Garden for Joy

The best, absolute best, thing that you can do for your peace of mind right now is to go  plant some seeds.

I can absolutely testify to this; vitamin D is necessary to your physical health and your emotional well being.

Cut your long winter fingernails and stick your hands in the dirt.

Sunflower seeds that were missed by the birds, sprouted, and got transplanted into a straight line in the sun.

 

 

 

 

 

 

 

 

 

 

 

 

Gardening is hope for the future.

Is it too early for peach blossoms? I hope not.

 

Gardening is planting seeds of joy.

Future spot of spinach, mixed lettuces, and beets…

 

 

 

 

 

 

 

 

 

 

 

 

 

 

 

And gardening in pots on your back porch, side porch, front porch counts too… This is the year to plant those seeds of hope.

I’m adding a link for those of you who might be new to sticking your hands in the dirt. It’s a great resource. Victory gardens 2020!

 

Of bird nests and rainbows

Spring walking on a Sunday evening

Over the new mown trails

Through the raspberry canes.

The lightning and thunder have paused and

The evening sun glows through the rain spattered sky

Spring green leaves glisten and shake rain drops.

A brown bird flies up and startles us

just as our thunder feet startled her.

The hidden nest holds four speckled blue and purple eggs. Or maybe five.

Mama didn’t limp or try to distract us; she just waited until we tiptoed away.

I’m calling her a field sparrow…

On the other side of the yard bluebirds are nesting

in the rusty corn planter that decorates the tool shed.

She perches and guards five eggs.

The shed was half painted when the new renters began to investigate.

The paintbrushes have been put away now

until the eggs hatch and the birds have flown.

Drops of rain send us to the house for cover

But the sun shines behind the rain

And there in the eastern sky the rainbow glows

peace…

 

Where Chives Grow

it was supposed to rain today,

there are clouds and gray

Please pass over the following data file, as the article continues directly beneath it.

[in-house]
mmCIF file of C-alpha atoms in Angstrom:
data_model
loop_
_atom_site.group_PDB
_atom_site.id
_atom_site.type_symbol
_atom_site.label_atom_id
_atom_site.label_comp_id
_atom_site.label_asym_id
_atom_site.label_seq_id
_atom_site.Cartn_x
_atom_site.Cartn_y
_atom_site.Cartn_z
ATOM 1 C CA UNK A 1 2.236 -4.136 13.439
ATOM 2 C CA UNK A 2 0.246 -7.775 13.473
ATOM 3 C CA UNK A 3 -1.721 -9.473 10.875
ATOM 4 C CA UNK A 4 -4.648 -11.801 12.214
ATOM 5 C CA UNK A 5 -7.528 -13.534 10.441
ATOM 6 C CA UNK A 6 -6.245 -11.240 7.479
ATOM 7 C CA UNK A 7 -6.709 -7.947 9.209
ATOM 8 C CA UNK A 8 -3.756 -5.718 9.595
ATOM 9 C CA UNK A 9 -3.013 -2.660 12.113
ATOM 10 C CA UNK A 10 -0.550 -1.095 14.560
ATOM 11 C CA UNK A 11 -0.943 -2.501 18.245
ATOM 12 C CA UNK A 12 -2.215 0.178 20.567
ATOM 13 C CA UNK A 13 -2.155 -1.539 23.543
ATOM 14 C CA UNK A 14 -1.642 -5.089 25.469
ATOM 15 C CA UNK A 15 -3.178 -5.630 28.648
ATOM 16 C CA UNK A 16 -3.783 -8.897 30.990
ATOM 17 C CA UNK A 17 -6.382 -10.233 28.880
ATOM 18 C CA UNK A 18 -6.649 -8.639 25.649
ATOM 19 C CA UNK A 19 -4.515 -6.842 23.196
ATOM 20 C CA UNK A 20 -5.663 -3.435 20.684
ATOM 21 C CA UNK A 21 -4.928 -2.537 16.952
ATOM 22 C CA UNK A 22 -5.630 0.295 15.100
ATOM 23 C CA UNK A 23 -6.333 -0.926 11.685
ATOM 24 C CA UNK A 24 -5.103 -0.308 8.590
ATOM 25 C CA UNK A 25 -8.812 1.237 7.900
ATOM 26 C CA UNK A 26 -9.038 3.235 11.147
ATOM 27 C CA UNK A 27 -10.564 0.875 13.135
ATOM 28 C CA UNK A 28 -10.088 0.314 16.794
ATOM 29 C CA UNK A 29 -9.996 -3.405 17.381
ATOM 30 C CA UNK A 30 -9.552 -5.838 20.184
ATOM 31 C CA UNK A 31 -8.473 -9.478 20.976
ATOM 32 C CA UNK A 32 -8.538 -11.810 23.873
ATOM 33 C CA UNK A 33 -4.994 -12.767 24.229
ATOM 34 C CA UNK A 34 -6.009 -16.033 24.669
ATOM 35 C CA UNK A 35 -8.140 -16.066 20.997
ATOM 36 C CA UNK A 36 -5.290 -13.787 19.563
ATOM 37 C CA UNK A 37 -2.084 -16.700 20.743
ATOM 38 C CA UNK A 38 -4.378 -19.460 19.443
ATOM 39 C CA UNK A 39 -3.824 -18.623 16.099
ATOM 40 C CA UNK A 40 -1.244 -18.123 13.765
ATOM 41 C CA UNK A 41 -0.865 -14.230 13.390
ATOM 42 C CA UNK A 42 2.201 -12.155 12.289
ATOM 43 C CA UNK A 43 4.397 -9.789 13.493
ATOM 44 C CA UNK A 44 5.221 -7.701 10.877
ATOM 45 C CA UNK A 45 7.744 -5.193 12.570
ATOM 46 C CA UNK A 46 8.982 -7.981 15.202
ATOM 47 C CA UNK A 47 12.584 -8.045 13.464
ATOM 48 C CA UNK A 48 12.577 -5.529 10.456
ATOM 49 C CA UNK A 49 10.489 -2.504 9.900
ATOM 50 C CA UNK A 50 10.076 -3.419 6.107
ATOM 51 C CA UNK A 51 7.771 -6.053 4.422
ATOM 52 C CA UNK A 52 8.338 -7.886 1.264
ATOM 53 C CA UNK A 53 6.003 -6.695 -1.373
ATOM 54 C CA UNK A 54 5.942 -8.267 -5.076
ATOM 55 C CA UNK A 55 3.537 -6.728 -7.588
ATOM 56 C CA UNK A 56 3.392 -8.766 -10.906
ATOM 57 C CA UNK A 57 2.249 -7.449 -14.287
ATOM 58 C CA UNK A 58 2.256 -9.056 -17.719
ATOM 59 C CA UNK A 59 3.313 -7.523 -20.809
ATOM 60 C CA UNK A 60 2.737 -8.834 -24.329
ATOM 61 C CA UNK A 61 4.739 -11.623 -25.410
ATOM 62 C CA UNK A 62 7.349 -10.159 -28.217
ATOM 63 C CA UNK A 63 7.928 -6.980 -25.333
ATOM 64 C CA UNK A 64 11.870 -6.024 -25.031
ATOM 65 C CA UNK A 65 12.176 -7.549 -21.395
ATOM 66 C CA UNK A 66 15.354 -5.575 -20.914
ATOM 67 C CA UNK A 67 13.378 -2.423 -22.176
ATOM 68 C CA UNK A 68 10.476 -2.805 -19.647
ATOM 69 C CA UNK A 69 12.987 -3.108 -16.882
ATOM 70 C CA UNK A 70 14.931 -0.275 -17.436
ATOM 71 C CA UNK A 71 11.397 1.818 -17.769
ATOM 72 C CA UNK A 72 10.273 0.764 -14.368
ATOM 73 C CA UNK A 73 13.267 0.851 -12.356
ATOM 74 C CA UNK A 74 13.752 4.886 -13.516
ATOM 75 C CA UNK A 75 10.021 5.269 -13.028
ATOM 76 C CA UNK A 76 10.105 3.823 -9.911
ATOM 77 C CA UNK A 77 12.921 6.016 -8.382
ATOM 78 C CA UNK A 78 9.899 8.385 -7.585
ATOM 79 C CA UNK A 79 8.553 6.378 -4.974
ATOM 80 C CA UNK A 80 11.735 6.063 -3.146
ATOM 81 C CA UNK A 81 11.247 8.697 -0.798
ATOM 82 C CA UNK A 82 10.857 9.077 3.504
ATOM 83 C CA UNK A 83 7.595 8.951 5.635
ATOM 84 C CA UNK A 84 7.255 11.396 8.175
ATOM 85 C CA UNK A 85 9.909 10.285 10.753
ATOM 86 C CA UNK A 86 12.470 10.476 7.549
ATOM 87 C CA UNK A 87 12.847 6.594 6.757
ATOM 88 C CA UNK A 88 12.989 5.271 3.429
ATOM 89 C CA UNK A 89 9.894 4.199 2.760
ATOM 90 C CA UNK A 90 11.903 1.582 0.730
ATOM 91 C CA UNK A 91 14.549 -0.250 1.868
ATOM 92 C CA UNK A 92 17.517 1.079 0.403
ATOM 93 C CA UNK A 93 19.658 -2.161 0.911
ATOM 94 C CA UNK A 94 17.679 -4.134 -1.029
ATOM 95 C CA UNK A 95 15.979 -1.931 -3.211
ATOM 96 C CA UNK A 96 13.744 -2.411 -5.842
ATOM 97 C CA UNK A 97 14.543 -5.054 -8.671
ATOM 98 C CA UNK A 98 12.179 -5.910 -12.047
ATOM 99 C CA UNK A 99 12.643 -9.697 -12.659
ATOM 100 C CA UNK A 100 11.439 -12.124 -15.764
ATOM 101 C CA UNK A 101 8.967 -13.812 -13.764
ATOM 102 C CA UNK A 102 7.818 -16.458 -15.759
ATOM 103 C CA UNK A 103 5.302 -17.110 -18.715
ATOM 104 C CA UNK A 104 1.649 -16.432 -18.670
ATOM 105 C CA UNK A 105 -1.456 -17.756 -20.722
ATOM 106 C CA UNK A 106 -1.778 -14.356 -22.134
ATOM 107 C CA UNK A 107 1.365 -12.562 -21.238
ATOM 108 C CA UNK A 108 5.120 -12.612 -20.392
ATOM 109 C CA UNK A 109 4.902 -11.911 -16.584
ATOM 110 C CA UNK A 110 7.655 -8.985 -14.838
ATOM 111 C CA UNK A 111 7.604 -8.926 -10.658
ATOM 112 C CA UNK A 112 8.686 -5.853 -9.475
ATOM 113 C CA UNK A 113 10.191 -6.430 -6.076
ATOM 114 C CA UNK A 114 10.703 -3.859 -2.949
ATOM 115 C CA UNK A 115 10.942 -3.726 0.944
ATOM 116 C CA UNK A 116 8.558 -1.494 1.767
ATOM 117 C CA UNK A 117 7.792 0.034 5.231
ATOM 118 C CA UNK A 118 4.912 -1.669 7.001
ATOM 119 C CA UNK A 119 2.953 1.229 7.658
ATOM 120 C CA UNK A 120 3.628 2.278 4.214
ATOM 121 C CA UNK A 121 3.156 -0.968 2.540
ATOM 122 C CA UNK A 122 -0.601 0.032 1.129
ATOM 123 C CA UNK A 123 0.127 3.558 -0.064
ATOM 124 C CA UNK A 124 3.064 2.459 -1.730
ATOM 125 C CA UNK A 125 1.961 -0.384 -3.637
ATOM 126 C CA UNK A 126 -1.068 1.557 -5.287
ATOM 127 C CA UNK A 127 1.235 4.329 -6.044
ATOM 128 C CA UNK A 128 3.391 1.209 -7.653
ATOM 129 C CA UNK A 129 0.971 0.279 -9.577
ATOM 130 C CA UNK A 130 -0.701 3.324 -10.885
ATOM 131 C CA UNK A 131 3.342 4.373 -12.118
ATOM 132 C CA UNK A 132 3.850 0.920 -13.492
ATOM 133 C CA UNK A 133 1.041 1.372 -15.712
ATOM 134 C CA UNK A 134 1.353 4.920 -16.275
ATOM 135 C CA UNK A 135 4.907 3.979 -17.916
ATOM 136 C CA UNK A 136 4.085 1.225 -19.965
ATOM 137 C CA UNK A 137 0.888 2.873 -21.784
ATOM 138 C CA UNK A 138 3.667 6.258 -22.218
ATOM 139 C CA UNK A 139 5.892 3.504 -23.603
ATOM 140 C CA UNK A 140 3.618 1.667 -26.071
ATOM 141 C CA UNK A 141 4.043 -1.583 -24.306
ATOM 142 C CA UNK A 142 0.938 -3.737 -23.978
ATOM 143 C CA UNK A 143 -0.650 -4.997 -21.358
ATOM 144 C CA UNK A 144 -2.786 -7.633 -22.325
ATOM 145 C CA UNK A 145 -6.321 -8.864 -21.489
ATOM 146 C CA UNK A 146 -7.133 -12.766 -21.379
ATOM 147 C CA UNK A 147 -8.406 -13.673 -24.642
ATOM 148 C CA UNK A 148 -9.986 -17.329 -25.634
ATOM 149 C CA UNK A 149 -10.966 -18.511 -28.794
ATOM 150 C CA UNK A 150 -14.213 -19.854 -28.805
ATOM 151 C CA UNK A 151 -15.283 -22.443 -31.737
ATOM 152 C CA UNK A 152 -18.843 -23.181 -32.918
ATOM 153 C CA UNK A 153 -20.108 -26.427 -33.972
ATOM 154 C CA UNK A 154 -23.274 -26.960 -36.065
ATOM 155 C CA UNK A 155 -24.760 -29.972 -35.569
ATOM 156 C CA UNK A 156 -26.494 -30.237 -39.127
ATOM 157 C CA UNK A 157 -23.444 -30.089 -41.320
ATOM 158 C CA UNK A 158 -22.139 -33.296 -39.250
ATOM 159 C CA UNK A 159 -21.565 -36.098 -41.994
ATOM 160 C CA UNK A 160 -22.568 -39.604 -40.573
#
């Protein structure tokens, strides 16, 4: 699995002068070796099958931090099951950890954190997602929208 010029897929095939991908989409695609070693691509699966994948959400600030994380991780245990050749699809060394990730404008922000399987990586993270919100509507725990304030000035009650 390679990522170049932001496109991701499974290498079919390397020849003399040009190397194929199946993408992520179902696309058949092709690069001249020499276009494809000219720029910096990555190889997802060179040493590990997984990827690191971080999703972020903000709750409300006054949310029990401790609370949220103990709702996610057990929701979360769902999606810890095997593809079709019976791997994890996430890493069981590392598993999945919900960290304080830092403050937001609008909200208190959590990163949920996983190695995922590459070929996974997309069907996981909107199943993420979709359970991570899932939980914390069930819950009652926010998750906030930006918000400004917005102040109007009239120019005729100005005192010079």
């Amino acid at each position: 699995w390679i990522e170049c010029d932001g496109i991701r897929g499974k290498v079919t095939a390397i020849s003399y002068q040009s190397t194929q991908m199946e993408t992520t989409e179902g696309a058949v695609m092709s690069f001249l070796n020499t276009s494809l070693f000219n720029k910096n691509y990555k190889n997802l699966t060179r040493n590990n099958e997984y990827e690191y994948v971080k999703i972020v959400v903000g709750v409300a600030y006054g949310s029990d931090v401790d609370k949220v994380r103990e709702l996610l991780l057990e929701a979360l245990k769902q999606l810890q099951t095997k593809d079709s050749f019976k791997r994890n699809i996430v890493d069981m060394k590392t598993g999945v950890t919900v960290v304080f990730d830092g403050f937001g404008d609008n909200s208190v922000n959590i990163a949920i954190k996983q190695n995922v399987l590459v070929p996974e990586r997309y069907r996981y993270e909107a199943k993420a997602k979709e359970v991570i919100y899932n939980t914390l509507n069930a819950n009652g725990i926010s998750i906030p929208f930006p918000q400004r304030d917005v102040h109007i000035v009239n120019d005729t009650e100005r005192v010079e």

but no rain.

the sun visits occasionally like

one who cannot make her decision.

i feel her pain.

at odds, at loose ends,

the calendar says spring

yet my doldrums remain.

Violets are blooming in the yard, and the cheerful blooms reminded me that it’s the season for morels. Country wisdom says morel mushrooms grow under old apple trees where violets grow. They like damp places when the soil warms up in the spring after a rain.

Don’t listen to me, because I’ve found exactly five morels in my life. And when I sliced one of those five, there was a worm living inside one of its many ridges. That dampened my enthusiasm somewhat.

But that was a long time ago, and there are lots of old apple trees in the woods nearby. Surely even a few morels would perk up a spring supper. So I gathered scissors, a knife, a paper bag, and I went spring walking.

I didn’t see any morels, but I did see a brown thrasher making a racket in the old berry canes.

I didn’t spot any morels, but I did spot a small native bee gathering pollen from a dandelion.

I didn’t find any morels, but I did find an acre of chives — thick, green, and onion-y.

I looked for morels and found none. Instead I found wild cherry blossoms, an ephemeral little stream bubbling yesterday’s rain water down the hill, the sweet song of spring sparrows, and a field of chives, ripe for the taking.

Isn’t that the way of it? If we keep our eyes wide open, we find that the unexpected gift is better than what we were seeking.

I came home with, not morels, but a fistful of chives and a peaceful soul.